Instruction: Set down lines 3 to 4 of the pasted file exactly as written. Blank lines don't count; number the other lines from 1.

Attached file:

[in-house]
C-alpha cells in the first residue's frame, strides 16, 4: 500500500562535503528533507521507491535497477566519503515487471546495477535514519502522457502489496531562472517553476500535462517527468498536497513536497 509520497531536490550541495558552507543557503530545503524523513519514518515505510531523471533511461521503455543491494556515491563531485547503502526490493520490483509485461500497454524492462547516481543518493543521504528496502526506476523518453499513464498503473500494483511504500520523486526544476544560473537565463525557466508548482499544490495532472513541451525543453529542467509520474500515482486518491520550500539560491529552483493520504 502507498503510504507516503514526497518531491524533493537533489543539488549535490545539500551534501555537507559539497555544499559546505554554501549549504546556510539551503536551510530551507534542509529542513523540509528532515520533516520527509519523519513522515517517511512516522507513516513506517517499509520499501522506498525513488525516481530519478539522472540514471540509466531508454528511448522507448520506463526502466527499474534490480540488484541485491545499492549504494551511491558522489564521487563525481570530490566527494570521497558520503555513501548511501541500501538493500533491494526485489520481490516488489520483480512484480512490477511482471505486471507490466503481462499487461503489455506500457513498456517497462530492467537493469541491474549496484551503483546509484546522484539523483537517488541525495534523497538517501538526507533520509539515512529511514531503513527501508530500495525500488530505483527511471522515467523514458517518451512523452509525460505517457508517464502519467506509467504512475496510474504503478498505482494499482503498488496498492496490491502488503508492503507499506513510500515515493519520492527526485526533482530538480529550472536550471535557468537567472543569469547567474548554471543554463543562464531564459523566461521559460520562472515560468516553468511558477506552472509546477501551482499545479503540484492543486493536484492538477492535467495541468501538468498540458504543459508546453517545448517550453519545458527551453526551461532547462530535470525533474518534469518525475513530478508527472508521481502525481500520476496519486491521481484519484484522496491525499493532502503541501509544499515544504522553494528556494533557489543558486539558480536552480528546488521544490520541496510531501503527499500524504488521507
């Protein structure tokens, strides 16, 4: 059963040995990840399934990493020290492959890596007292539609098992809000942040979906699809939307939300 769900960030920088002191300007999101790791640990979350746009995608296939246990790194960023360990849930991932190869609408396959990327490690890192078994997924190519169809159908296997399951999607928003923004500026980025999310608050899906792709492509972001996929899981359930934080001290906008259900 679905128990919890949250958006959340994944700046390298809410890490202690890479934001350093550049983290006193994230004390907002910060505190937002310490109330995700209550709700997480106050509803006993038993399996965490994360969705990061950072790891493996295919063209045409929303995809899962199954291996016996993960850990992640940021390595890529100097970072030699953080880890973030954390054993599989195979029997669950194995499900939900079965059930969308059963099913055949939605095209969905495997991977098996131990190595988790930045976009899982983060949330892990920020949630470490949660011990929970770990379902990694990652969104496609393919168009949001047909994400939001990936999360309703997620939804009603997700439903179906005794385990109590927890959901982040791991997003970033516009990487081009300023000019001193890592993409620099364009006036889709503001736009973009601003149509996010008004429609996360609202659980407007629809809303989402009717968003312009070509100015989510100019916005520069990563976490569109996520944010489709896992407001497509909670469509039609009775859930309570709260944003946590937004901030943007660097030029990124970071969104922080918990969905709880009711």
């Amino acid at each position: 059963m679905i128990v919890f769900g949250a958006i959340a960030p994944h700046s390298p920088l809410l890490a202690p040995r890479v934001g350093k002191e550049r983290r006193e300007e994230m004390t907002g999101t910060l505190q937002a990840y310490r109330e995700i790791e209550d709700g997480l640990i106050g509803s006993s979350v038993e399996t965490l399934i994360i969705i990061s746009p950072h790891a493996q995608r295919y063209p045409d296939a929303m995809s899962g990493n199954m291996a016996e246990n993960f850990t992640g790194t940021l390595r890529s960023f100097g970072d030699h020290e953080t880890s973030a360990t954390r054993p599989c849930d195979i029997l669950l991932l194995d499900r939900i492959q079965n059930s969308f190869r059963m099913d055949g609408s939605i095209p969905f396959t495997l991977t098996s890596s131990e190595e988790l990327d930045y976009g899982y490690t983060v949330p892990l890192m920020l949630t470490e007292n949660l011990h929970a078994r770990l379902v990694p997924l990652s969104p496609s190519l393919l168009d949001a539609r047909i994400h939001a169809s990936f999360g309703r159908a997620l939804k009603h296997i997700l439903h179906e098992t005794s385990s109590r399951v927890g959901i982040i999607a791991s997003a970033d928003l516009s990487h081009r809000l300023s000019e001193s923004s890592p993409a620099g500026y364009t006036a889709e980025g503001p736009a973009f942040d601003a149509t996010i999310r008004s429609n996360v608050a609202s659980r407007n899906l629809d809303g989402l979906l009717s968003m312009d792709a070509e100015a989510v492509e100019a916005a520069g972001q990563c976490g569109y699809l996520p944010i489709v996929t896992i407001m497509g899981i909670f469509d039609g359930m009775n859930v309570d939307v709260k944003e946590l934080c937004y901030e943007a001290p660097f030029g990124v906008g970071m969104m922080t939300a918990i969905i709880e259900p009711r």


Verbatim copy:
């Protein structure tokens, strides 16, 4: 059963040995990840399934990493020290492959890596007292539609098992809000942040979906699809939307939300 769900960030920088002191300007999101790791640990979350746009995608296939246990790194960023360990849930991932190869609408396959990327490690890192078994997924190519169809159908296997399951999607928003923004500026980025999310608050899906792709492509972001996929899981359930934080001290906008259900 679905128990919890949250958006959340994944700046390298809410890490202690890479934001350093550049983290006193994230004390907002910060505190937002310490109330995700209550709700997480106050509803006993038993399996965490994360969705990061950072790891493996295919063209045409929303995809899962199954291996016996993960850990992640940021390595890529100097970072030699953080880890973030954390054993599989195979029997669950194995499900939900079965059930969308059963099913055949939605095209969905495997991977098996131990190595988790930045976009899982983060949330892990920020949630470490949660011990929970770990379902990694990652969104496609393919168009949001047909994400939001990936999360309703997620939804009603997700439903179906005794385990109590927890959901982040791991997003970033516009990487081009300023000019001193890592993409620099364009006036889709503001736009973009601003149509996010008004429609996360609202659980407007629809809303989402009717968003312009070509100015989510100019916005520069990563976490569109996520944010489709896992407001497509909670469509039609009775859930309570709260944003946590937004901030943007660097030029990124970071969104922080918990969905709880009711």
């Amino acid at each position: 059963m679905i128990v919890f769900g949250a958006i959340a960030p994944h700046s390298p920088l809410l890490a202690p040995r890479v934001g350093k002191e550049r983290r006193e300007e994230m004390t907002g999101t910060l505190q937002a990840y310490r109330e995700i790791e209550d709700g997480l640990i106050g509803s006993s979350v038993e399996t965490l399934i994360i969705i990061s746009p950072h790891a493996q995608r295919y063209p045409d296939a929303m995809s899962g990493n199954m291996a016996e246990n993960f850990t992640g790194t940021l390595r890529s960023f100097g970072d030699h020290e953080t880890s973030a360990t954390r054993p599989c849930d195979i029997l669950l991932l194995d499900r939900i492959q079965n059930s969308f190869r059963m099913d055949g609408s939605i095209p969905f396959t495997l991977t098996s890596s131990e190595e988790l990327d930045y976009g899982y490690t983060v949330p892990l890192m920020l949630t470490e007292n949660l011990h929970a078994r770990l379902v990694p997924l990652s969104p496609s190519l393919l168009d949001a539609r047909i994400h939001a169809s990936f999360g309703r159908a997620l939804k009603h296997i997700l439903h179906e098992t005794s385990s109590r399951v927890g959901i982040i999607a791991s997003a970033d928003l516009s990487h081009r809000l300023s000019e001193s923004s890592p993409a620099g500026y364009t006036a889709e980025g503001p736009a973009f942040d601003a149509t996010i999310r008004s429609n996360v608050a609202s659980r407007n899906l629809d809303g989402l979906l009717s968003m312009d792709a070509e100015a989510v492509e100019a916005a520069g972001q990563c976490g569109y699809l996520p944010i489709v996929t896992i407001m497509g899981i909670f469509d039609g359930m009775n859930v309570d939307v709260k944003e946590l934080c937004y901030e943007a001290p660097f030029g990124v906008g970071m969104m922080t939300a918990i969905i709880e259900p009711r």